This is one of our family favorites. I started making this not very long ago. While the flavors are not new to me, but the way they come together in this recipe was a wonderful surprise to the palette.
It happened to be one of those times when I had to find out that “secret ingredient” right after the first bite. There was a large spread on the table, but there was a reason why everyone out there were going back to this one tray for second and third helpings.
The lunch prasad/offering at the temple is always a different kind of meal. The meal eaten with the mind, body and soul cleansed and purified after attending the Aarti and the service. The devotees in our temple have become family now, tied with the same goal in life. A place where we meet with similar intentions. People whom we can trust and love without barriers.
We walk out of the shrine, with the prayers and the perfume of the flowers and the incense sticks still lingering within us, into the garden of colorful bliss. Flowers, bird calls and peace envelope us. The stone laid path and sunshine lead us to the lunch hall and we are immediately greeted with a different kind of aroma. Warm nourishing food. Something more sensual, more physical. Smell of food. But it is still not the usual kind of the everyday food. Quite hard for me to describe, because it carries a quality within it which resides deep inside, only to be realized.
This dish had immediately aroused my interest when I nudged the tender pieces of eggplants with the serving spoon and place them on my plate. over hot rice rice. I was thinking it must be the traditional Bengali recipe where the eggplants are cooked in a yogurt and mustard paste. But one spoonful in my mouth and it told a different story. There was something very subtle which I could not decipher.
Every week, one devotee family cooks the lunch prasad for the temple. I quickly found out the ingredients for this recipe. I came back home and made it soon enough. But that was just about a year back. I have made this many times after that because it is one of those recipes on which we have an unanimous vote in the family.
A few days back I noticed the recipe in my draft folder. It had not been posted. There was not a single photos. This is a quick dish with not many ingredients. I usually make it just before our meals and I never got a chance to take any photographs. So this time when I made this again, I had exactly 13 minutes to take photographs. I got some. Just about enough to get this recipe out there.
Eggplant in Tahini and Mustard Sauce
Ingredients: (serves 4-6 as side)
- 4 medium Chinese/Asian eggplants or 1 large American Eggplant (about 8-10 inches long)
- 4 tablespoon oil pure mustard oil of any cooking oil +( 1 more tablespoon of pure virgin mustard oil – optional)
- 1/2 teaspoon kalonji/nigella seeds
- 6 hot green chilli peppers (more or less, adjust to taste) – slit
- salt to taste
- 1 teaspoon turmeric powder
- 1 tablespoon Kashmiri Red Chili Powder (or cayenne or paprika) – adjust amount to taste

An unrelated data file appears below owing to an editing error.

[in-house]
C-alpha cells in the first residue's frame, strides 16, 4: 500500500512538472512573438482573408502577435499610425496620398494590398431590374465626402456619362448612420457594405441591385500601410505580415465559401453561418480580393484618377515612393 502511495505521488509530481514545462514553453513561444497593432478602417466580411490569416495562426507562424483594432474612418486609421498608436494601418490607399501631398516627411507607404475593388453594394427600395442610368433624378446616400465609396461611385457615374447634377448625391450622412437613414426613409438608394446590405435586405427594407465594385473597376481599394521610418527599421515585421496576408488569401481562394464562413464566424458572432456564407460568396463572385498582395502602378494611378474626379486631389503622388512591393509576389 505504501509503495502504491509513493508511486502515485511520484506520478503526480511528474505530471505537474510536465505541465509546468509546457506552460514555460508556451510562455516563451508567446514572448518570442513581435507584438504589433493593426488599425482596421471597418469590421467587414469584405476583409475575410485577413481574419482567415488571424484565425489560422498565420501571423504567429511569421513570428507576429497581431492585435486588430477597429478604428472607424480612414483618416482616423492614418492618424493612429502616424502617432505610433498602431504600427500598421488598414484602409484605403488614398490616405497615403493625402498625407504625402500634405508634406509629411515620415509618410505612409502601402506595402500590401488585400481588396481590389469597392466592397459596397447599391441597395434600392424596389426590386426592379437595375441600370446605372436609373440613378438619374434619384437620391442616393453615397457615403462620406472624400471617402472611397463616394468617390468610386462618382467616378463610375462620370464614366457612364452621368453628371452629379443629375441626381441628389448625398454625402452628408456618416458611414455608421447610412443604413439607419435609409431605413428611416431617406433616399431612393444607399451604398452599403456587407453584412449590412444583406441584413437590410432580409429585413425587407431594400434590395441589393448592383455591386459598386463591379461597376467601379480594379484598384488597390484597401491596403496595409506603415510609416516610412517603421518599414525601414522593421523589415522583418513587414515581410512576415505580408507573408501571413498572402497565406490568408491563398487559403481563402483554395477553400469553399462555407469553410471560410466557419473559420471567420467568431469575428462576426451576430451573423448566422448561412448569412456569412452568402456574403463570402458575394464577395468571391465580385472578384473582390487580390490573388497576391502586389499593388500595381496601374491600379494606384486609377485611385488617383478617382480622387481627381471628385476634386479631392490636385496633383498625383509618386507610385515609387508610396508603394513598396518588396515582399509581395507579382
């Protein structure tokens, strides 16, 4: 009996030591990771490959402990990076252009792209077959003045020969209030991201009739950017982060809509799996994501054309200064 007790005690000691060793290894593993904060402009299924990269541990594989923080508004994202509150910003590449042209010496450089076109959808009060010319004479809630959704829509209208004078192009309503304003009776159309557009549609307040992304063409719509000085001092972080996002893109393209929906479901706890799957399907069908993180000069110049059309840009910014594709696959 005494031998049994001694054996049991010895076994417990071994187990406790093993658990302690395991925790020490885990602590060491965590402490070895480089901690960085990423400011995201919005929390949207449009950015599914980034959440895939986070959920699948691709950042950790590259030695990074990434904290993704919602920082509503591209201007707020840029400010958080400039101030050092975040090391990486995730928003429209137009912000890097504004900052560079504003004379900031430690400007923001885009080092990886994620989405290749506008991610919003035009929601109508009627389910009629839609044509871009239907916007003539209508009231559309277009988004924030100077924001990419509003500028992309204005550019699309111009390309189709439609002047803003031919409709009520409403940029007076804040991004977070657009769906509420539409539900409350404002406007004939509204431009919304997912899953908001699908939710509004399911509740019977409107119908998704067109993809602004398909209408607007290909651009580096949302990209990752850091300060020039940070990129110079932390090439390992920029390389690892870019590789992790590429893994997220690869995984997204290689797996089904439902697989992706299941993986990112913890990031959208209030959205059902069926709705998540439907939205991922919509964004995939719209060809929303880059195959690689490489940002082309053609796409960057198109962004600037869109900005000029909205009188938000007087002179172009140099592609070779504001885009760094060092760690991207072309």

- 2.5 tablespoon yellow mustard seeds (or black for stronger flavors); I have used a mix of both
- 2.5 heaped tablespoon Tahini (or Sesame Paste) (recipe for easy Homemade Tahini)
- 1 teaspoon sugar (not to make it sweet; just for the balance of taste)
- about 1/4 cup water to make the paste + more water as needed for the sauce
Wash the eggplant and pat dry. Slice them 2 inches long (about 3/4 inches wide) or in cubes. Sprinkle some salt and half a teaspoon of turmeric and toss well. Allow the eggplant to sit/sweat for about 10 minutes.
Make a paste with the mustard seeds and 1/4 cup water. Whisk in the sesame paste/tahini and red chili powder, the rest of the turmeric and the sugar with the mustard paste and set aside. (If you do not have tahini, use lightly toasted sesame seeds along with the mustard seeds to make a mustard sesame paste).
Heat half of the oil in a pan (save the spoonful to drizzle). Add the nigella seeds and some of the slit chilli peppers (remove seeds and membrane carefully from the peppers if you do not want the heat; the fresh flavor is vital here). As the seeds sizzle and the peppers have brown blisters, add the eggplants and increase the heat.
Cook the eggplants while tossing frequently until they start to soften and brown. Most of the oil will have been absorbed by the eggplants. They would be about half cooked. Now add the rest of the oil, except the spoonful to drizzle and add the mustard tahini paste to the pan and toss everything together.
Cook at medium – low heat while gently stirring, preventing the paste from sticking to the bottom of the pan. Cook for about 3-5 minutes until the raw taste of the mustard and sesame is gone. Add about a cup (or maybe a little bit more depending on how much sauce you want) of water, give it a gently stir and partially cover to cook until the eggplants are done. The sauce should thicken and be able to coat the eggplants and have some extra.
Adjust salt. Finish of with a drizzle of pure mustard oil and more chili peppers if you want.
Serve hot over rice or with any flat breads.
Preparation Time: 10 minutes
Cooking Time: Less than 30 minutes
Difficulty Level: Easy
Serves 4-6 as side
Related Posts: (more Eggplant/Aubergine/Brinjal Recipes)
- Baingan ka Bharta: Smoky and Spiced Eggplant Mash
- Baingan Patiala (Spicy Stir Fried Eggplants)
- Achari Baingain: Eggplant with Pickling Spices
- Methi Baingan: Eggplant with Fenugreek Leaves
- Harissa Stuffed Eggplants
- Thai Eggplant Massaman Curry
- Eggplant Caponata
- Eggplant with Tomato, Garlic and Mint
- Eggplant/Brinjal with Poblano Peppers
- Roasted Eggplant with Sun-dried Tomatoes